15. The most rain to fall in one minute is 1.5 inches (38 mm)

This extreme record was set in Barot, Guadeloupe, on November 26, 1970.

16. The most rain recorded in one hour is 12 inches (305 mm)

This record was set in Holt, Missouri, on June 22, 1947. The storm that caused this extreme rainfall was a local intensification of a long, narrow, warm-sector convective system, with a very strong inflow of moist air.

17. The most rain in one day fell during Tropical Storm Lane in Hawaii in 2018

Hurricane Lane was the wettest storm on record in Hawaii. The storm brought torrential rainfall and strong winds to the state in late August 2018. The storm’s peak rainfall accumulations were 58 inches (1,473 mm) along the eastern slopes of Mauna Kea.

18. The wettest month on record is 353.0 inches (8,967 mm)

This was recorded at Cherrapunji, India in July 1861 in the midst of the monsoon season.

19. The wettest year was 23,000 mm (905 inches) in Mawsynram, India

Also located in Cherrapunji, Mawsynram holds the record for the most rain in one year, with 23,000 mm (905 inches) recorded in 1861.

20. Antarctica is the driest continent, receiving only 6.5 inches (165 mm) annually

Despite being covered in ice and snow, very little moisture falls over Antarctica. It is the driest continent on Earth.

Facts About the Impacts of Rain

Facts About the Impacts of Rain

Falling from the sky, rain impacts many aspects of our lives and planet.

21. Raindrops can fall at speeds over 20 mph during storms

Strong winds can accelerate raindrops to speeds over 20 mph. The impacts sting and can injure exposed skin.

22. Rain cleans the atmosphere

Rain washes particles and pollutants out of the air, helping cleanse and refresh the atmosphere after periods of dry weather.

23. Rain is the primary source of fresh water in rivers and lakes

Other than direct sources like springs and underground aquifers, rain provides the freshwater that fills rivers, streams, and lakes.

24. Rainwater and runoff provide important nutrients for plants

Water flowing over soil suspends sediments and nutrients like nitrogen and phosphorous that nourish plants and fertilize the landscape.

25. Rain can cause damaging floods

Excessive rainfall over a short period of time causes flash floods. Tropical cyclones also bring intense rain that causes river flooding.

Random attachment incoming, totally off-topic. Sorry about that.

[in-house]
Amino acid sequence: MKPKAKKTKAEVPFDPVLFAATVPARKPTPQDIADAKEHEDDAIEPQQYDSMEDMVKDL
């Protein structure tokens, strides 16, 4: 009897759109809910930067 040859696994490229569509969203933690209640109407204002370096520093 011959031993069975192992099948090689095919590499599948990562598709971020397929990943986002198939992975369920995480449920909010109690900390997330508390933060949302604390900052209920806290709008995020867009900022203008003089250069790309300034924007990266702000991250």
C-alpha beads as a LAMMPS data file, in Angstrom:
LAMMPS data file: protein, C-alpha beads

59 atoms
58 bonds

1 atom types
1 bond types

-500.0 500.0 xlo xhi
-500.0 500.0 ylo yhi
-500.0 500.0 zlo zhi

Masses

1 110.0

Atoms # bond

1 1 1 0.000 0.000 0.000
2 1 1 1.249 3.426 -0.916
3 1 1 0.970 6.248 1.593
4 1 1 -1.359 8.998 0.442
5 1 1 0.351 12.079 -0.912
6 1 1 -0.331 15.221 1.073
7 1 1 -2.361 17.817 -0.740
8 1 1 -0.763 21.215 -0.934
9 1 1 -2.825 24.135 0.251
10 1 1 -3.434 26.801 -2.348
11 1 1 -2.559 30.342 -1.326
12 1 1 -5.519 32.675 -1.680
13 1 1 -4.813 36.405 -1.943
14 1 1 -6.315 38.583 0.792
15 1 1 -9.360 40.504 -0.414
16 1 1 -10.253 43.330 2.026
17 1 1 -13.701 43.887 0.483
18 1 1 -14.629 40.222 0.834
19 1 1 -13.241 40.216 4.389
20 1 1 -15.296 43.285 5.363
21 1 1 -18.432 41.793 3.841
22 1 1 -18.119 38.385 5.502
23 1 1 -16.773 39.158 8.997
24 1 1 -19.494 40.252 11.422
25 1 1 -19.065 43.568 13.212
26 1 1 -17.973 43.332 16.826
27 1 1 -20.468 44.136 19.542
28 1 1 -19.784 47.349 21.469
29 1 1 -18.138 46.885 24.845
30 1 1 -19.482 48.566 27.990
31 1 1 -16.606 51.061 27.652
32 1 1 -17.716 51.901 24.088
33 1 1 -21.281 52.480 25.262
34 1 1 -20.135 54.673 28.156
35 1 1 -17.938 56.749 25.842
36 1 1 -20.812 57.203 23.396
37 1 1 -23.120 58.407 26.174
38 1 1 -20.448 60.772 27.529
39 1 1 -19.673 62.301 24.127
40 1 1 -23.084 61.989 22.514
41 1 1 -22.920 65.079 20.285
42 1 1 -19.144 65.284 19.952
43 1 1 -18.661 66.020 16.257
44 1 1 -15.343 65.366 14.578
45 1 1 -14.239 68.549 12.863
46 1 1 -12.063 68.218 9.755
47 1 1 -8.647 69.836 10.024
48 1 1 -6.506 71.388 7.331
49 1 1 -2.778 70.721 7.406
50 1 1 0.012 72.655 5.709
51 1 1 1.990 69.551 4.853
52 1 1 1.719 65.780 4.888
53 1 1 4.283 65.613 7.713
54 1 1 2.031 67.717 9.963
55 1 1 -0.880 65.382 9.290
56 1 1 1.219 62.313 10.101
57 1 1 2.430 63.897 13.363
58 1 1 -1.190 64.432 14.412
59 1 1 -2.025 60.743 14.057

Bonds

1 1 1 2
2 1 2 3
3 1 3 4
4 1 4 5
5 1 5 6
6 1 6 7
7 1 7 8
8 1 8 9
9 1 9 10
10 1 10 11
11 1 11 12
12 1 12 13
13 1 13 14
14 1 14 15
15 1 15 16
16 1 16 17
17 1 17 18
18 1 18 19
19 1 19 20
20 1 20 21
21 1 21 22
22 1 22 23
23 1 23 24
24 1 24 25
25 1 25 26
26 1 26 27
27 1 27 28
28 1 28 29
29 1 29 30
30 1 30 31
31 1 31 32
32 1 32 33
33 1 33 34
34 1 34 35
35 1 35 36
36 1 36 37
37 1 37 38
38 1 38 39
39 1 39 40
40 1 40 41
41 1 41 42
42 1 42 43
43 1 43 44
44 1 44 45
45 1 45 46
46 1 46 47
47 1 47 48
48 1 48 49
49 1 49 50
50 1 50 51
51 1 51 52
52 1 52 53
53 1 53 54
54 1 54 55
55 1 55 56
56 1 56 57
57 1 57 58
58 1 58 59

26. Rain shapes the land through erosion and deposits sediment

Over time, flowing rainwater shapes landscapes by eroding soils and moving sediments that form deltas, canyons, and riverbeds.

27. Rain has altered the course of human history

By aiding agriculture and providing fresh water, rain has enabled civilizations to develop and thrive. Lack of rain has also led to collapse and migration.

Facts About Raindrop Formation

Rain drops
Image created by AI

The structure and anatomy of rain tell us a lot about how it forms and behaves.

28. Raindrops flatten as they fall

Air resistance flattens the bottoms of drops into a hamburger bun shape. Larger drops flatten more.

29. Colliding raindrops make a characteristic sound

When drops collide and merge, trapped air escapes violently, creating a sharp cracking or hissing noise.

30. Smaller drops are spherical while large drops distort

Drops smaller than 1 mm stay spherical. Larger drops become distorted parachute shapes before breaking apart.

31. Raindrops contain dissolved gases from the atmosphere

As raindrops form, they absorb atmospheric gases like nitrogen, oxygen, and noble gases.

32. Raindrops fragment when they get too large

Above 4-5 mm diameter, air resistance overcomes surface tension causing large drops to fragment into smaller sizes.

Facts About the Smell, Color, and Composition of Rain

Rain drops
Image created by AI

Rain has distinct qualities beyond just being wet.

33. Petrichor is the smell of rain

This distinct scent comes from oils secreted by plants that are spread by raindrop impacts on soil.

34. The color of rain depends on what’s in the atmosphere

Dust and particulates give rain a cloudy appearance. Pollutants lead to dark rainfall. Rain’s naturally clear.

35. Raindrops contain dissolved materials

In addition to gases, raindrops contain dissolved dust, sea salt, microbes, and organic matter picked up as they form.

36. Rain can contain bacteria and viruses

Bacteria, viruses, and other microorganisms from air and surfaces get scavenged into raindrops as they develop.

37. Raindrops are slightly acidic

Carbon dioxide dissolves into droplets, giving rain a slightly acidic pH around 5.6 (compared to neutral water at pH 7).

38. Rain cleans particulates from the air

Chemicals, dust, ash, and other particles in the atmosphere get absorbed into raindrops and washed out.

Facts About Rain’s Role in Culture

Raindrops 1

For millennia, rain has played an important role in many human cultures and belief systems.

39. Many cultures have performed rain dances to bring rain